Paranormal Activity (2007)
Directed by: Oren Peli
Starring: Katie Featherston, Micah Sloat, Mark Fredrichs, Amber Armstrong
1/2 (out of 4)
Micah, a day trader, and Katie, an English major, live together in a nice San Diego town home. Micah just got himself a brand new camera, the purpose of which is to document the eerie, paranormal goings on that seem to be related to Katie’s history of being followed around by an unseen presence since she was about 8 years old. At the beginning of Paranormal Activity, we get no credits, no opening Paramount logo, no title card – we are simply guests to the viewing of Micah and Katie’s home movie. The film is shot in camcorder-style (using a Sony Handycam HDR-FX1) – sometimes hand-held by our main characters, sometimes stationary, when Micah places it on a table overlooking the bed. You guessed it – Paranormal Activity is The Blair Witch Project of the 00s.
Written and directed by Oren Peli, the film is bare-bones, with a touch of special effects that are well integrated into the environment. Like Blair Witch, there are no musical themes, makeup, tracking shots, “cinematic” styles. The idea is that you are watching footage that has been discovered by police after the events – on this level, I was very surprised to find that Paranormal Activity works pretty well. Peli likes the slow-burn, so he starts off with small events – a loud noise, keys falling off the kitchen counter, the bedroom door moving a few inches. Micah, being amused, taunts the ghost, or demon, as a local psychic (Mark Fredrichs) believes it is, which is probably not a good idea. Then Katie starts acting strangely – having nightmares, standing at the side of the bed in the same position for hours, sleepwalking outside. Micah gets the dumb idea of using a Ouija board to try to contact the entity – something everybody tells him is a horrible idea but he goes through with anyway. Then the demon really gets pissed off. It leaves a burned photo from a house fire from Katie’s past in the attic, it drags her out of bed… and naturally the demonologist is out of town. (There’s never a good demonologist when you need one).
I liked the film. Normally, I’m not a big fan of the hand-held-camera/POV/gonzo-style of film-making – especially with horror flicks, because in real life you reach a point where you toss the camera when monsters are chasing you, posterity be damned. To the movie’s credit, it sets up situations where it’s more plausible that the characters would continue filming, given that most of the time, their circumstances aren’t immediately life-threatening, and Peli manages to keep “shaky-cam”to a minimum. I think where he succeeds is in the mixing of the supernatural with the mundane of everyday life, in a way that has a proper balance. The movie never veers so far out of the “suburban living” experience that I was pulled out of it. There also might be something to the idea that things seem more real when viewed through the personal handycam, as opposed to watching it in stylish 35mm. There could be, also, my increasing familiarity with this style of filmmaking – I am more comfortable with it, and perhaps we all are, in the age of YouTube where Ludditism has completely disappeared and we have all given in to technology; part of this involves our embrace of voyeurism, something that the movie’s many bedroom scenes will appeal to.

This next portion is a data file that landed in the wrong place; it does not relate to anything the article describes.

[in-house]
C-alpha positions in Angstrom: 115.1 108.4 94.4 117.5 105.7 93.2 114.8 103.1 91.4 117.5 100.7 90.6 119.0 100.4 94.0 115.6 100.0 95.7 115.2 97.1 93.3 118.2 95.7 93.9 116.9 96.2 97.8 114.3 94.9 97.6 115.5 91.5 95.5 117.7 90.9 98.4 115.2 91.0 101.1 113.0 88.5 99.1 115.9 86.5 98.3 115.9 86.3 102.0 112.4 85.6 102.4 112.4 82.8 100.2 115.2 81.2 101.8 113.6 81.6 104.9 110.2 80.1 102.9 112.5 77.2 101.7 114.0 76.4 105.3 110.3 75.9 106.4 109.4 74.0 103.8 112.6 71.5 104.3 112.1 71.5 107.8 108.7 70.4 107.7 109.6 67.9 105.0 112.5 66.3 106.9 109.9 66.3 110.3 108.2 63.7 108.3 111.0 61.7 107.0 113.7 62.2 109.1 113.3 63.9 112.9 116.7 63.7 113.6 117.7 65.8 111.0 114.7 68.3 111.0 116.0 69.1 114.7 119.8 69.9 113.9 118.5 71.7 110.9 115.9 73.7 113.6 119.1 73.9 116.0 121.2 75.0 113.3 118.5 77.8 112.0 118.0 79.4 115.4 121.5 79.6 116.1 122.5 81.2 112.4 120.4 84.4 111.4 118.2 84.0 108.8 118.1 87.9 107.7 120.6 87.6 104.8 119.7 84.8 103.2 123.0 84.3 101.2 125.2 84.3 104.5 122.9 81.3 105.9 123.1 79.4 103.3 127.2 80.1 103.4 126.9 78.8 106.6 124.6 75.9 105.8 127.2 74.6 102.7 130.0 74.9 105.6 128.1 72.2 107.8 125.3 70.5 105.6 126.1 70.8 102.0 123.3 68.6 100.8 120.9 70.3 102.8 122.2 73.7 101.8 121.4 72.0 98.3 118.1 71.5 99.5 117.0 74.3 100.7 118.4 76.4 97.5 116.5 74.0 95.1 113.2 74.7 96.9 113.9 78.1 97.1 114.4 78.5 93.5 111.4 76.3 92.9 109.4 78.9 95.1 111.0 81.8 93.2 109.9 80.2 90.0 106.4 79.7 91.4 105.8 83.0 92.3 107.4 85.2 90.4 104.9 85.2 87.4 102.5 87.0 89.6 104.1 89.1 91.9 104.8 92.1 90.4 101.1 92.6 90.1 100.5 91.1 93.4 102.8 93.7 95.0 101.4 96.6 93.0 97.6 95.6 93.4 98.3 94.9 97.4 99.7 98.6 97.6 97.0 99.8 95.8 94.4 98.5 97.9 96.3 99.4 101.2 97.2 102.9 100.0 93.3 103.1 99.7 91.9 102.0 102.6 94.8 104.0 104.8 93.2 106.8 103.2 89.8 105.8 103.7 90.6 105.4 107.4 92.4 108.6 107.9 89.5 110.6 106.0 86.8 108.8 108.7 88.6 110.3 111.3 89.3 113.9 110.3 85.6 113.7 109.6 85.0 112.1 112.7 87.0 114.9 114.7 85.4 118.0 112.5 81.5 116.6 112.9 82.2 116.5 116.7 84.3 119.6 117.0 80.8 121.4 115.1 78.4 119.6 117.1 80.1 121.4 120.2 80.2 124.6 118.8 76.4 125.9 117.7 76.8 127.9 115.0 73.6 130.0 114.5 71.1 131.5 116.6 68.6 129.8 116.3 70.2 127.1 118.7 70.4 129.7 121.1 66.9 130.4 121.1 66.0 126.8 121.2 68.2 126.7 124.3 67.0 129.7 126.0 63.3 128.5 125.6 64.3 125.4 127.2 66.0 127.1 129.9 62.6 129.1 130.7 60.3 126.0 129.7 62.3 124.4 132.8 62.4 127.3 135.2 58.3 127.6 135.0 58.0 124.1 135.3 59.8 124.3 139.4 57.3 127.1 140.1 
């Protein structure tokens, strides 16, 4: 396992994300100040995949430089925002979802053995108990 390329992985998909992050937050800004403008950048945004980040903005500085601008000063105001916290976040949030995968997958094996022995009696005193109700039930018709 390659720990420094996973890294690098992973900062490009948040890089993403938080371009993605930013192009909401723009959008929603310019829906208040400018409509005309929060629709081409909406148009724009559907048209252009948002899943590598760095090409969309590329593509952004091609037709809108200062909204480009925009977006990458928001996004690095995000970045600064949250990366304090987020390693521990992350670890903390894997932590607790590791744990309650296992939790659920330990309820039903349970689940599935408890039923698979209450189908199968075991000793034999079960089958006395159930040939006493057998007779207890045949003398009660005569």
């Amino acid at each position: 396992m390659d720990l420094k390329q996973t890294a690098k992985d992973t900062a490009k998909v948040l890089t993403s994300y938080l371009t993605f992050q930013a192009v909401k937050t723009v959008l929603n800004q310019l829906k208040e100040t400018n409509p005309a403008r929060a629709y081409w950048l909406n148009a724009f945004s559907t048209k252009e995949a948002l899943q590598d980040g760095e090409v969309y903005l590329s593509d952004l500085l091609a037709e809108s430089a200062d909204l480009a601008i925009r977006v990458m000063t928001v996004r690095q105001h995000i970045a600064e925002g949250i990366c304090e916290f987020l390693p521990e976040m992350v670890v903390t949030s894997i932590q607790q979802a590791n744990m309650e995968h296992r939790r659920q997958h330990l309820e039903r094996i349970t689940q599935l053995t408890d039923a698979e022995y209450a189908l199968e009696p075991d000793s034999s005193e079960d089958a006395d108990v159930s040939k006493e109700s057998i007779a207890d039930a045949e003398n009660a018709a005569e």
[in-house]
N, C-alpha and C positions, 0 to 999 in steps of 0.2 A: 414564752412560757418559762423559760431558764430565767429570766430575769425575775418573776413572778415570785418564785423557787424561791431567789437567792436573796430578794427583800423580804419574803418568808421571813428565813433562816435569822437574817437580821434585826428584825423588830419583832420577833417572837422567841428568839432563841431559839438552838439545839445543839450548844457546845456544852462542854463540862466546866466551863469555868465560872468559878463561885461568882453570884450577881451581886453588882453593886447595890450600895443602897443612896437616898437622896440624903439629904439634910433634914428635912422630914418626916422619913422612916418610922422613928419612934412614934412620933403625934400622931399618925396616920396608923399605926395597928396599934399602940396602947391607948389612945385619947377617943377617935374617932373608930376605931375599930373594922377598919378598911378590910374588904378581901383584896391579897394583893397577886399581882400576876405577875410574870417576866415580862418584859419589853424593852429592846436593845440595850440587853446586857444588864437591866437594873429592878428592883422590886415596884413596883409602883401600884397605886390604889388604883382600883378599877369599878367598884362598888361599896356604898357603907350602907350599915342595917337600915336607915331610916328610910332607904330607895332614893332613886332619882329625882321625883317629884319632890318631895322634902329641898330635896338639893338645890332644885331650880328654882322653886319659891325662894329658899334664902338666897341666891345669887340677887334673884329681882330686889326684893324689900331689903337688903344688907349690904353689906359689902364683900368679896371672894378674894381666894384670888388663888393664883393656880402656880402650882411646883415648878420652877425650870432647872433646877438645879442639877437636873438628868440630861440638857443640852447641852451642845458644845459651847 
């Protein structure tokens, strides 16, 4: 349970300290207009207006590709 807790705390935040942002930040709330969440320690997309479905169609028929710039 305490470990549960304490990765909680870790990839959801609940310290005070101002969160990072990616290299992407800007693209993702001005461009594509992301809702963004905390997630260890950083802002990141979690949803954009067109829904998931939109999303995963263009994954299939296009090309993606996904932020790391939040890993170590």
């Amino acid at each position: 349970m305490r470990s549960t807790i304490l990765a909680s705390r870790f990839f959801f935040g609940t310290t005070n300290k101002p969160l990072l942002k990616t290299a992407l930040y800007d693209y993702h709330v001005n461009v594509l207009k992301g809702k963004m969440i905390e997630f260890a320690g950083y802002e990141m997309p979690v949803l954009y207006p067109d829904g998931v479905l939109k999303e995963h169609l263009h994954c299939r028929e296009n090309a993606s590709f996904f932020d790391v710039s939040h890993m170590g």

Not to say Paranormal Activity doesn’t have flaws. It’s fairly predictable (Katie”””s fate is telegraphed early on); the ending is slightly anticlimactic. Micah never thinks to take his footage to the media, or at least to some more experts in the paranormal (he seems really adamant that collecting all data will help him fix the “problem” but he never really does anything useful with it). Finally, the film uses shock tactics like loud sudden noises, or closing doors to frighten – personally I didn’t find the flick very frightening, merely intriguing. If you gave in to the Paramount spin machine, you’ll probably be disappointed – this movie has been hailed and hyped as some kind of masterpiece, and it’s certainly not that. Most positive reactions, I feel, could be due to the idea that Paranormal Activity is the antithesis of the modern shock-horror/torture-porn movies that have invaded the mainstream. This flick is a plausible alternative to that tired genre, which could explain why it creamed Saw VI at the box office in October of 2009. (it took in $22 million opening weekend; Saw VI took $14 million). The movie is not wholly original (it owes debt to The Exorcist as well as Blair Witch, Cannibal Holocaust, [Rec], etc), but there is a simplicity in its premise that appealed to me. I think it manages to add a little more realism to the ghost story by bringing it inside the suburban home – I am not surprised that Spielberg took a liking to it, given his involvement with another suburban spook story – as well as his own low-budget debut Duel. While the movie probably works best as a shared experience (midnight screenings and all that), it’s still not bad for a lazy afternoon in your living room, as long as you temper your expectations.
- Bill Gordon